TORTURE GARDEN commences at the carnival exhibit of Dr. Diablo (Burgess Meredith, THE SENTINEL), who after his ghastly stage act, invites a handful of patrons to a back room for further excitement, showing them glimpses into what wicked events the future holds for them. Each stares into the "shears of fate" of a motionless fortune teller called Atropos (played Clytie Jessop, whose unusual look was also well-utilized in Hammer’s NIGHTMARE), and in a nice touch, the image of her face is seen somewhere in each of the yarns that ensue.
In “Enoch,” Colin Williams (Michael Bryant, GIRLY) visits his elderly uncle’s (Maurice Denham, COUNTESS DRACULA) home, trying to get a hold of his gold coin fortune. When he refuses to hand out any dough, Colin takes away Uncle Roger’s medication, and the old man drops dead soon after. Now tearing apart the house searching for gold, he discovers a cat buried with a human skeleton in the cellar’s ground. The sly animal is able to communicate with Colin and lead him to the fortune, but in return it demands that he conducts a series of murders, as his will is now totally under control. The episode also features Niall McGinniss (NIGHT OF THE DEMON).
In “Terror Over Hollywood,” struggling actress Carla Hayes (Beverly Adams, DEVIL’S ANGELS) double crosses her roommate and ends up on a date with a tinseltown bigwig, leading to her meeting producer Eddie Storm (John Phillips, THE MUMMY’S SHROUD) and heartthrob actor Bruce Benton (Robert Hutton, THEY CAME FROM BEYOND SPACE), who seemingly hasn’t aged despite being in the business for decades. Soon she discovers the secret of his longevity, and knowledge of this could prove deadly. Hutton was actually a Hollywood lead in the 1940s, but by the 1960s ended up in British exploitation films until his retirement. Let’s just say he’s perfectly cast here when you discover what his character really is. This segment also stars Bernard Kay (TROG) as a crazed surgeon.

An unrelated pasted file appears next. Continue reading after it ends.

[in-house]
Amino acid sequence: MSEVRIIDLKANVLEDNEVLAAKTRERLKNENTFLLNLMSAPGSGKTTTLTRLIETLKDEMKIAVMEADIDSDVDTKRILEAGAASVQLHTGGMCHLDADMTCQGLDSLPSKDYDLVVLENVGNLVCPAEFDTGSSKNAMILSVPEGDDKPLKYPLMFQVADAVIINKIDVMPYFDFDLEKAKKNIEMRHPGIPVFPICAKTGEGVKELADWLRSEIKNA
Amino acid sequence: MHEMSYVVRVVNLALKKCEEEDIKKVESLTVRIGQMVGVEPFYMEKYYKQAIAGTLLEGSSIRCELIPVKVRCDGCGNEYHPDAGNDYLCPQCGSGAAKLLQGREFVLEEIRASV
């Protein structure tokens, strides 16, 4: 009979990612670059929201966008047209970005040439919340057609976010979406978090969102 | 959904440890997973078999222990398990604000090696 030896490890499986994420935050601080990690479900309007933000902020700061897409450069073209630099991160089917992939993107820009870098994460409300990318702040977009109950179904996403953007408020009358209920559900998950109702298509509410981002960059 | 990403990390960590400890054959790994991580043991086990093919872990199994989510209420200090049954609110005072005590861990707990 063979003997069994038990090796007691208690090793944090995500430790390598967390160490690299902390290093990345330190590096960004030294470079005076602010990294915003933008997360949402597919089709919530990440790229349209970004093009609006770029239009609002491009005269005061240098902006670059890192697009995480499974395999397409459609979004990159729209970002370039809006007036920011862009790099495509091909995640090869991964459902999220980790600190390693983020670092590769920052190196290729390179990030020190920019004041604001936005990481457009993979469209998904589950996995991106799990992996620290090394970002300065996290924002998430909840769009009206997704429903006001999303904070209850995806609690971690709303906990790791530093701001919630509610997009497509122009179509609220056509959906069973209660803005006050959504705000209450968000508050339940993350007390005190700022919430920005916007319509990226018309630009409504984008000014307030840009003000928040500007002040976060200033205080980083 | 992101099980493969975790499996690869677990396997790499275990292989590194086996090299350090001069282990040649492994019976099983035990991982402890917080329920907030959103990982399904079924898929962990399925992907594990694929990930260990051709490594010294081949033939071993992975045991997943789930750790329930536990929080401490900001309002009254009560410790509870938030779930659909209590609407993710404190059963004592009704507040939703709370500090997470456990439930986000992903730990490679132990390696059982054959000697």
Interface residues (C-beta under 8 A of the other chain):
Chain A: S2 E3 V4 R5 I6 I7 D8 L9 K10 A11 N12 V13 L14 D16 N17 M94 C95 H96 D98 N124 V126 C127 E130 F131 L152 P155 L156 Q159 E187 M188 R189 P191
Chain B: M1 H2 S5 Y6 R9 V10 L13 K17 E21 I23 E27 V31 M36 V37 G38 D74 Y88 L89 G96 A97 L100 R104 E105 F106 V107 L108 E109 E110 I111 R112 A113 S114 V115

Arguably the weakest segment in the film, “Mr. Steinway” has blonde journalist Dorothy Endicott (Barbara Ewing, DRACULA HAS RISEN FROM THE GRAVE) going to the home of timid concert pianist Leo (John Standing, THE PSYCHOPATH) for an interview. The two quickly fall in love, and despite the advice of Leo’s agent (Ursula Howells, the she-wolf in DR. TERROR’S HOUSE OF HORRORS), they accelerate their romance, subtracting from his time behind his grand piano, which is named Utopie. It seems the piano becomes jealous of the relationship and takes revenge as best as a bulky wooden instrument on wheels can!
The best episode, “The Man Who Collected Poe,” has obsessed Edgar Allan Poe collector Ronald Wyatt (Jack Palance, CRAZE) running into ultimate Poe collector Lancelot Canning (Peter Cushing, THE HOUSE THAT DRIPPED BLOOD) at an exhibit. Although he refuses any monetary offer for anything in his collection, Canning invites Wyatt to his home in the States, and needless to say, he salivates over all the priceless items he sees. After an evening of boozing, Wyatt is taken to Canning’s cellar, where he finds unpublished manuscripts by Poe mysteriously written on new 1966 paper. But the ultimate discovery is yet to come!
Bloch’s stories here are far from flawless, and none of them are all that shocking. But as a whole, TORTURE GARDEN is an entertaining film, with Burgess Meredith’s Dr. Diablo holding things together, and his sinister performance (with a number of costume changes) is slightly reminiscent of his rendition of “The Penguin,” from the “Batman” series (which was airing at the same time as this film’s release). Of course the last segment is a treat not only to see stalwarts Palance and Cushing together, but also for the eerie unveiling of Poe himself, as played by Hedger Wallace (THE OBLONG BOX, SON OF DRACULA, and also in THE CREEPING FLESH), whose resemblance to the famous author is almost uncanny. It’s nice to see Hammer bit player Michael Ripper in a rewarding supporting role, and Don Banks and James Bernard (in one of his few non-Hammer scores) provide the terrific, moody music.